When Boyfriends Give Bad Financial Advice

I’ve had a few friends who went through breakups with their significant others over the past year, and incidentally, two of them had boyfriends who are in the financial advisory industry. Coincidentally, both are from the same Licensed Financial Advisory (LFA) firm. While better than tied insurance agents because of their capacity to recommend a good and proper financial portfolio, I regard this company (like many others, actually) to be a sales-focussed firm. They even made the newspaper for certain dubious business practices.

I have always been curious about the kind of recommendations my friends’ boyfriends would give them, and I have not had the opportunity to find out until their break ups. I was shocked but perhaps not entirely surprised to see that both had poorly constructed financial portfolios. One of them was underinsured and encumbered by the monthly premium obligation. The other was quite adequately insured but at a high cost, and her investment portfolio consisted largely of endowment and investment-linked policies that had very high charges compared to the alternatives I can think of. She too could not keep up her premium obligations despite having a relatively well-paying job. Both of them eventually lapsed some policies as they could not keep up with the high financial obligations.

Competency, ethics and independence

I think this post that I wrote some two years ago highlights the problem with the financial advisory industry we have. These two advisers may not be truly Independent (they belong to a non-independent financial adviser firm) but they have access to a wide range of financial solutions like I do, and considering that they were offering advice to their significant others, I can only conclude that it’s their lack of competency to blame since one would imagine their hearts were in the right place and they meant no malice to their loved ones.

As much as I criticise tied insurance agents, I believe this also serves as a good reminder that just because someone is from a Licensed Financial Adviser firm that can carry multiple insurance companies’ products hardly means his recommendations would be sound. They may show you competitive quotes for certain product classes they recommend — a step up from tied agents at least — but it is meaningless if their recommendations and advice are not appropriate in the first place.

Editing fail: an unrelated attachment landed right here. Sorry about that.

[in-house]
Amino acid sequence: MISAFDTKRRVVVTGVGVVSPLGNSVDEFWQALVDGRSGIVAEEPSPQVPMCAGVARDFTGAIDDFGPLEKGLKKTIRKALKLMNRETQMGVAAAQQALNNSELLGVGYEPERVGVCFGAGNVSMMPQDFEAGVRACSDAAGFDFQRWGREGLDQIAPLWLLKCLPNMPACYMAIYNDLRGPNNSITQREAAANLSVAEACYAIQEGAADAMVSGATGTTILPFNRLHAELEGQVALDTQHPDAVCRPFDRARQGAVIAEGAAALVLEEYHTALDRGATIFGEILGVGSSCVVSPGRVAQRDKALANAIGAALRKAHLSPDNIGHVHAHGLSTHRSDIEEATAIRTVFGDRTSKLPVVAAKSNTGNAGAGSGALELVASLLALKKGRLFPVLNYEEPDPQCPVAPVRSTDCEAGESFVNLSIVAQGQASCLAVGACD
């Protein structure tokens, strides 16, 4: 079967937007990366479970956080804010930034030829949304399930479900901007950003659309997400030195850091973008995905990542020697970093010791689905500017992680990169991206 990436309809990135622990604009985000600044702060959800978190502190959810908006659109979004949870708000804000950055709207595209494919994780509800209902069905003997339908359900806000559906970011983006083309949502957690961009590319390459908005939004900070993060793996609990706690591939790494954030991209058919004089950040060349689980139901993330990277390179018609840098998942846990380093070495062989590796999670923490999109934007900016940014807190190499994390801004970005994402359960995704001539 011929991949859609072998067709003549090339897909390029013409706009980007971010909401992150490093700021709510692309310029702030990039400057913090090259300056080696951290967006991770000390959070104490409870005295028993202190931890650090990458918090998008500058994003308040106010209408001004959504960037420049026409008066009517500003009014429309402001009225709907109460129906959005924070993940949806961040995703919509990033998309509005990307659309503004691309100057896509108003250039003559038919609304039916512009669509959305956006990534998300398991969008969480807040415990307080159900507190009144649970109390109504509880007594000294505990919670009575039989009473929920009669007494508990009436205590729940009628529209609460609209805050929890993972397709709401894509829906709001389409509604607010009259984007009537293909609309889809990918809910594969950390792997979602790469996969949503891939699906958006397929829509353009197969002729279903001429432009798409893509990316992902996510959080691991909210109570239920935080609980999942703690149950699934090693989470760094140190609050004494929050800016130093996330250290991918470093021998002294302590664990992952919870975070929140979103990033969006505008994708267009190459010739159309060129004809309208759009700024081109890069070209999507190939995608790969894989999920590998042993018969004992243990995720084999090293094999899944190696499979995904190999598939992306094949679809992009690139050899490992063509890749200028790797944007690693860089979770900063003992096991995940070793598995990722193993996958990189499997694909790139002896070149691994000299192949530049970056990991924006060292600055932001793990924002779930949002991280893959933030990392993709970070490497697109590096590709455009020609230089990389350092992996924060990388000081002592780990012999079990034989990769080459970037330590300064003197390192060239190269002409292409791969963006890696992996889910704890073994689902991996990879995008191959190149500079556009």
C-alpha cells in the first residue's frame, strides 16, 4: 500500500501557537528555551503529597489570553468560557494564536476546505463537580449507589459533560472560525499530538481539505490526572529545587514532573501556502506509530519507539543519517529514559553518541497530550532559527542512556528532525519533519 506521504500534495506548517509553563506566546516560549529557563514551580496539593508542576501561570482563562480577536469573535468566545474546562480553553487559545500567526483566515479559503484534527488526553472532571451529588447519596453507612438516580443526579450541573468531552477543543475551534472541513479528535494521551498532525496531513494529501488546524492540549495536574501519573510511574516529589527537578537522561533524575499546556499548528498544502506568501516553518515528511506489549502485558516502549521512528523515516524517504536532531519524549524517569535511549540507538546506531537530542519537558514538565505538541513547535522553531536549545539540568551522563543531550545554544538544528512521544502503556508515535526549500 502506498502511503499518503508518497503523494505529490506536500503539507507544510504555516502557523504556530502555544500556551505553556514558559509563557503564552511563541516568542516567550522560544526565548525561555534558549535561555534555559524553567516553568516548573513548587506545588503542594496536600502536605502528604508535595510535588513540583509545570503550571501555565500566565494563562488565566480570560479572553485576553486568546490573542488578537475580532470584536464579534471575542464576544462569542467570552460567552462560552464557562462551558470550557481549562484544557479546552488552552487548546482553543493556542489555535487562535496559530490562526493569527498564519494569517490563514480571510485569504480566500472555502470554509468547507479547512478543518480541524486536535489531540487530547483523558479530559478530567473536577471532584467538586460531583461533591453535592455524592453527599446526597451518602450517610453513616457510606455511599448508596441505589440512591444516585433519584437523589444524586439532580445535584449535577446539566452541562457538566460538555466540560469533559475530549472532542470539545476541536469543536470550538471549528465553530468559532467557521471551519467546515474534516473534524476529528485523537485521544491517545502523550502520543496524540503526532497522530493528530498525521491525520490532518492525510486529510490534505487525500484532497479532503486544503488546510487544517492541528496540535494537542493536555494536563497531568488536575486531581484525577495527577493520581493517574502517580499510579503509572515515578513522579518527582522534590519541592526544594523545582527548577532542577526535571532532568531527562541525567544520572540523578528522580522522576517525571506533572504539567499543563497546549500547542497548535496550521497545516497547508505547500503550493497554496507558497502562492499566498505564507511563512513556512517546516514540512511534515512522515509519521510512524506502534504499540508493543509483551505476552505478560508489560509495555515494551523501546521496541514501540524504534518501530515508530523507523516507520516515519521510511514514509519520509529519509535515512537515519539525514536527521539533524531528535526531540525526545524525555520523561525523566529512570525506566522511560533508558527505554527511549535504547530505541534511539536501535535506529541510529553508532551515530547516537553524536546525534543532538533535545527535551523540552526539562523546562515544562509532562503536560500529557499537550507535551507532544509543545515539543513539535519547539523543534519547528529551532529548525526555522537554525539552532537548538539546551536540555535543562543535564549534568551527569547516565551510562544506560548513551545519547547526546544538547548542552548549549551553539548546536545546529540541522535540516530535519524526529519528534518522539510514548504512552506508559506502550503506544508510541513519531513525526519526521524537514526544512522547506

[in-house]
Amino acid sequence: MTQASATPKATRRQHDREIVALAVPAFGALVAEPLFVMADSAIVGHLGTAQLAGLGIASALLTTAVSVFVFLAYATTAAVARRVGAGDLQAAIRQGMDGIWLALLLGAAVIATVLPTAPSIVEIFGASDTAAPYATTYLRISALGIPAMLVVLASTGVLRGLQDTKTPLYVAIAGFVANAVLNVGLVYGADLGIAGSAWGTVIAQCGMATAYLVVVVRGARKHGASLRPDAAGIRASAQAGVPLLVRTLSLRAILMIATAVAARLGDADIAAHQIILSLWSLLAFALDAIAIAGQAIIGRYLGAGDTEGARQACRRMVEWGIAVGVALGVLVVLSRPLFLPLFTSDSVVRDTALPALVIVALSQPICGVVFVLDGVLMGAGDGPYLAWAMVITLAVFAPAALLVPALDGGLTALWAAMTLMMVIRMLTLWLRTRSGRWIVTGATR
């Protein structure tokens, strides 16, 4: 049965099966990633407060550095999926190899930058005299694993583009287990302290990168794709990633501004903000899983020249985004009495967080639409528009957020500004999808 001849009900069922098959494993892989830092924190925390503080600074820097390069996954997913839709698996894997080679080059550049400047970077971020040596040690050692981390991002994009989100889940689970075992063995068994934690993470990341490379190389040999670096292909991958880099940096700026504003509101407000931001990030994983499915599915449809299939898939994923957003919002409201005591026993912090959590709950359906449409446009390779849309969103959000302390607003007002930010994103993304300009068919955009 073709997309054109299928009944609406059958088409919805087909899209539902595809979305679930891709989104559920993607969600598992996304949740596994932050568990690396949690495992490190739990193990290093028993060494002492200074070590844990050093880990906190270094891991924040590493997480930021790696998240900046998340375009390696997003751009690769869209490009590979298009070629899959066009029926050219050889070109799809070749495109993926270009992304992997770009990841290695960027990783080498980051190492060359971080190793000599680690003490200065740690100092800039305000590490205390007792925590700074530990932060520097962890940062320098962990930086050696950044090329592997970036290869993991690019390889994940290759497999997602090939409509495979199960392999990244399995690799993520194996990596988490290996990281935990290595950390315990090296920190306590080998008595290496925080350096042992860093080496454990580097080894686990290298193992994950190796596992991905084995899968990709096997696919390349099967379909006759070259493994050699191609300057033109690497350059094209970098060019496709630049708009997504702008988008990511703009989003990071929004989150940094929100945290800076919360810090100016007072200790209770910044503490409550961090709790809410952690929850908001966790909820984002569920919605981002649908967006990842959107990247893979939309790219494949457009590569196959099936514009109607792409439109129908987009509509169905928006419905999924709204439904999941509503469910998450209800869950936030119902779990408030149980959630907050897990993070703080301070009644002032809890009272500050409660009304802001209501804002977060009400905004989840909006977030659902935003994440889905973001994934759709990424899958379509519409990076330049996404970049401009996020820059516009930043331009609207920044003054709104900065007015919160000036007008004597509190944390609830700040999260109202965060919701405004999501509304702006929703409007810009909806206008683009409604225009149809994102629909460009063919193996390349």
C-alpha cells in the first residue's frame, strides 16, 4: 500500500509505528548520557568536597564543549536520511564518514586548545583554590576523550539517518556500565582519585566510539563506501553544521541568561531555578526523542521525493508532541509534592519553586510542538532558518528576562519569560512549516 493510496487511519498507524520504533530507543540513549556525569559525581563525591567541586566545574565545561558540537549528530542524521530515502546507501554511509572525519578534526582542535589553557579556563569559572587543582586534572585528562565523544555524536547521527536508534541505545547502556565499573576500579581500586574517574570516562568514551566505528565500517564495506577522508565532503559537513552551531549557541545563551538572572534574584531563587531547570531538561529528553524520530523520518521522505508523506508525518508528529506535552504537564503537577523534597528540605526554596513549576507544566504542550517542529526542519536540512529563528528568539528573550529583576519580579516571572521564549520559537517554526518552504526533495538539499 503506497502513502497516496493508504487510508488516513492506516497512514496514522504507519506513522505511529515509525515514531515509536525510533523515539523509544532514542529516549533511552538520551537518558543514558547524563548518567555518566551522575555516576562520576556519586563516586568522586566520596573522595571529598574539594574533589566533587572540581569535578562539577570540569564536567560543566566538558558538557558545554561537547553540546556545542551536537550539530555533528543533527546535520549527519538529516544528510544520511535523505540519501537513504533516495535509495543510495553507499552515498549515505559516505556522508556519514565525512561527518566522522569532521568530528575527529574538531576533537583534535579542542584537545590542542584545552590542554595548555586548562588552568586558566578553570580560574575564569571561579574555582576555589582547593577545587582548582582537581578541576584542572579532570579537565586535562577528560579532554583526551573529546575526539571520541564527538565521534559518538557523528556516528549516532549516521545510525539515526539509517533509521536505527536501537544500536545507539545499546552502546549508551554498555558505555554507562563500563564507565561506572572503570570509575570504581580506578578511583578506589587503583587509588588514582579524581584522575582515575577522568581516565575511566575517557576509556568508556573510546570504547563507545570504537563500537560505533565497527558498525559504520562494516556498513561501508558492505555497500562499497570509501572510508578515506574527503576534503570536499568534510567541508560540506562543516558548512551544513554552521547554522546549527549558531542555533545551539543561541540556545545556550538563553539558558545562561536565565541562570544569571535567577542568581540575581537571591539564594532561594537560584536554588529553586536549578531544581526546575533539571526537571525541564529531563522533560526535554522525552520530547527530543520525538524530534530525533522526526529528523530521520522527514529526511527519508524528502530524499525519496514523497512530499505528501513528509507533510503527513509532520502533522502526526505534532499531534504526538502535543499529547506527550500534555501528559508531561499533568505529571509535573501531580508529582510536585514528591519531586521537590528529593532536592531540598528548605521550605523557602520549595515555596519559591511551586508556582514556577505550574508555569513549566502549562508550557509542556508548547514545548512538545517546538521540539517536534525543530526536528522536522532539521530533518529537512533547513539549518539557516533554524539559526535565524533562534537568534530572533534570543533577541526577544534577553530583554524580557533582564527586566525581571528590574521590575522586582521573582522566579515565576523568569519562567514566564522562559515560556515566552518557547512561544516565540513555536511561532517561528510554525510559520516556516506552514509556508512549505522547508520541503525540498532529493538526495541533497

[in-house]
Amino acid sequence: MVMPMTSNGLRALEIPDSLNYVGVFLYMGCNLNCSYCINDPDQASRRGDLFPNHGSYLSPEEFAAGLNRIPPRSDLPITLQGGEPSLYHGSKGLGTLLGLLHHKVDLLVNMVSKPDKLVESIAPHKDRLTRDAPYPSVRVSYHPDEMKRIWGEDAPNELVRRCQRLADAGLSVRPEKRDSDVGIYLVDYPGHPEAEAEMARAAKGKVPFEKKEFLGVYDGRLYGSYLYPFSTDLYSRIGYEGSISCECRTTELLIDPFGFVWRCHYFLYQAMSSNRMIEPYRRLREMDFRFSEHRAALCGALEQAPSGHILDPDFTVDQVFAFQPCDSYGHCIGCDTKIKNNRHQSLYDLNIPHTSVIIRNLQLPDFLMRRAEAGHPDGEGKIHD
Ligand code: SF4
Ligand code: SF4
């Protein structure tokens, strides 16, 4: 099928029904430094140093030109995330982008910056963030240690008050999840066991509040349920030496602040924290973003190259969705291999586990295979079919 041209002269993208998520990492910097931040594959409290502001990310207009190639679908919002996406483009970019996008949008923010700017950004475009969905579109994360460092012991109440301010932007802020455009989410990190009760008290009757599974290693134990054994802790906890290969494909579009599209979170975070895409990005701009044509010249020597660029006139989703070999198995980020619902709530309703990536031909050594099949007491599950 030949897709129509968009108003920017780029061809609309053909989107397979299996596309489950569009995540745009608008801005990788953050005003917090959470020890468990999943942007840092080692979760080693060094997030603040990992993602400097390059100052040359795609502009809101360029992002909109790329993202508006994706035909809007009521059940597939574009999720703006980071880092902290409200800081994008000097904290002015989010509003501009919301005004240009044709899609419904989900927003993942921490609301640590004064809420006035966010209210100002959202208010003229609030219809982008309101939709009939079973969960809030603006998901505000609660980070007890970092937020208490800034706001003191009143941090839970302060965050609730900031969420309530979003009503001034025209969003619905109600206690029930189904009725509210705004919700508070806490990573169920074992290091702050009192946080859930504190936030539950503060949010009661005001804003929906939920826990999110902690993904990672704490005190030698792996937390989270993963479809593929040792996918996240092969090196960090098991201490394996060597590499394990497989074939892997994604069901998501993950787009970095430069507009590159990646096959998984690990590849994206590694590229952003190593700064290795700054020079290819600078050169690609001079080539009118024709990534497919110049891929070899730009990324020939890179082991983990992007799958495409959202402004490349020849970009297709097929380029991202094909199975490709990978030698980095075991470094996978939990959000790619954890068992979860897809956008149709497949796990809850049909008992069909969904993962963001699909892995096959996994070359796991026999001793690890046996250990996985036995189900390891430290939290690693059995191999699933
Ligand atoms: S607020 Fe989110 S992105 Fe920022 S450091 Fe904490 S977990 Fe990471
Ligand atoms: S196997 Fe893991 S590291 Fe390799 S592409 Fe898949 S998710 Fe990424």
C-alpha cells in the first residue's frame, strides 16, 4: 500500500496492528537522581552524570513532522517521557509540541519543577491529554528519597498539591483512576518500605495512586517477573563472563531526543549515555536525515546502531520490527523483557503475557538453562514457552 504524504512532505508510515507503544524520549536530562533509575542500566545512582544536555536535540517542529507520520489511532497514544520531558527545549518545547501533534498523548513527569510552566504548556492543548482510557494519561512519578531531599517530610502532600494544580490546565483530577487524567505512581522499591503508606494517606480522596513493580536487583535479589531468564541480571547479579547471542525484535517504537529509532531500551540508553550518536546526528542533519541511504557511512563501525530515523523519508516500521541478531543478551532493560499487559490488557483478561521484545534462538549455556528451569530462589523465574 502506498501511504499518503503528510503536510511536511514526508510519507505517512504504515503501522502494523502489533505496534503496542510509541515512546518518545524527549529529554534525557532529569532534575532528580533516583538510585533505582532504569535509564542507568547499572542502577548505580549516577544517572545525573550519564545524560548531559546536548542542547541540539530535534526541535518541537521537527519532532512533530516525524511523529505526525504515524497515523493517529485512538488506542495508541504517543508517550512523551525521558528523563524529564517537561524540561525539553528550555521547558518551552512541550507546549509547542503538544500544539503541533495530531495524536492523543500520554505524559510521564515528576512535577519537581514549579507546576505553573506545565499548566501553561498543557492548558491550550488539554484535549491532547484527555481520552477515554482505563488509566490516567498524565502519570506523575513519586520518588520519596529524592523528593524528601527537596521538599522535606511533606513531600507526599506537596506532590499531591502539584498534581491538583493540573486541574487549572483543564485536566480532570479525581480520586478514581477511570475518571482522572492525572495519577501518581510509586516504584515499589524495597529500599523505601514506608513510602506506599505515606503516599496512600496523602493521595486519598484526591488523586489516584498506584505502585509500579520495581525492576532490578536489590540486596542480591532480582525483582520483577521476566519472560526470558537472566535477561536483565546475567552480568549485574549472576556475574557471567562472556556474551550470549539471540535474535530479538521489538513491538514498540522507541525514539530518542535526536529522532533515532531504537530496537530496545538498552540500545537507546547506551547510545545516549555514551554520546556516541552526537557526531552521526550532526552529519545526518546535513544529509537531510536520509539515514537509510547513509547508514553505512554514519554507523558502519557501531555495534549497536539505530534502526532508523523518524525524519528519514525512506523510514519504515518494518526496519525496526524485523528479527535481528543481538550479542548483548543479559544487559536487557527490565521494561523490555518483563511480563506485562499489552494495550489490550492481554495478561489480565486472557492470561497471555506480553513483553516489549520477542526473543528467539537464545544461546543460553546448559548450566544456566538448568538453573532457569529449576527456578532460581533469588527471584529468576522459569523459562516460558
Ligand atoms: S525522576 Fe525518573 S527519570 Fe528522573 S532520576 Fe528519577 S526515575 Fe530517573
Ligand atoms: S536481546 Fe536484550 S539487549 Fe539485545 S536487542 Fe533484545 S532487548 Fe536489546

I think these two cases also help to affirm a theory I have about the industry at large: not everyone is a crook wanting to maximise his own compensation at his clients’ expense, but most are seriously misguided to the point they unknowingly shortchange people they care about. Unsurprisingly so, if you ask me, considering the type of training they are likely to receive from their principal companies and managers — entities invariably concerned about the bottom-line more than anything else.

Speaking from my personal experience

I should know too well, having been a tied agent myself, making the same kind of bad recommendations to my own significant other and relatives back then, even ruining my father’s insurability. These were done out of concern for my loved ones since I knew that insurance was important. Yet, I could not offer them proper solutions due to being a tied agent and the heavily sales-based training which was little more than how to meet prospective clients and sell them products.

Fortunately for my clients and myself, I discovered this relatively early, quite a bit less than a year of actively soliciting clients in my ex-company, and was able to make a jump with minimal impact1. I also learnt that while offering a similar range of products, not all LFA firms are equal. Many of them were actually set up by ex-tied agents who just wanted more products to sell. I took about six months to eventually decide on the firm2 that would best serve my clients’ interests. I do think this is the least I can do for my clients, loved ones especially.

  1. Still, it was a difficult decision to make back then because it was not easy giving up the recurring income and client base I have built during that period of time. I can only imagine how impossible some tied agents find it to leave their existing platform and do better for their clients when they have already spent years building up a substantial business.
  2. Unlike most firms, my firm of choice offered a remuneration scheme which did not lower an adviser’s compensation if his revenue is relatively low (as one may expect when recommending beneficial products to clients which are often generate low revenue) which encourages the recommendation of high-revenue products. Sadly, this is no longer offered to new entrants but I am fortunately still on it (grandfather clause). More importantly, my mentor is an actual financial planner who teaches me financial planning skills instead of providing sales training.
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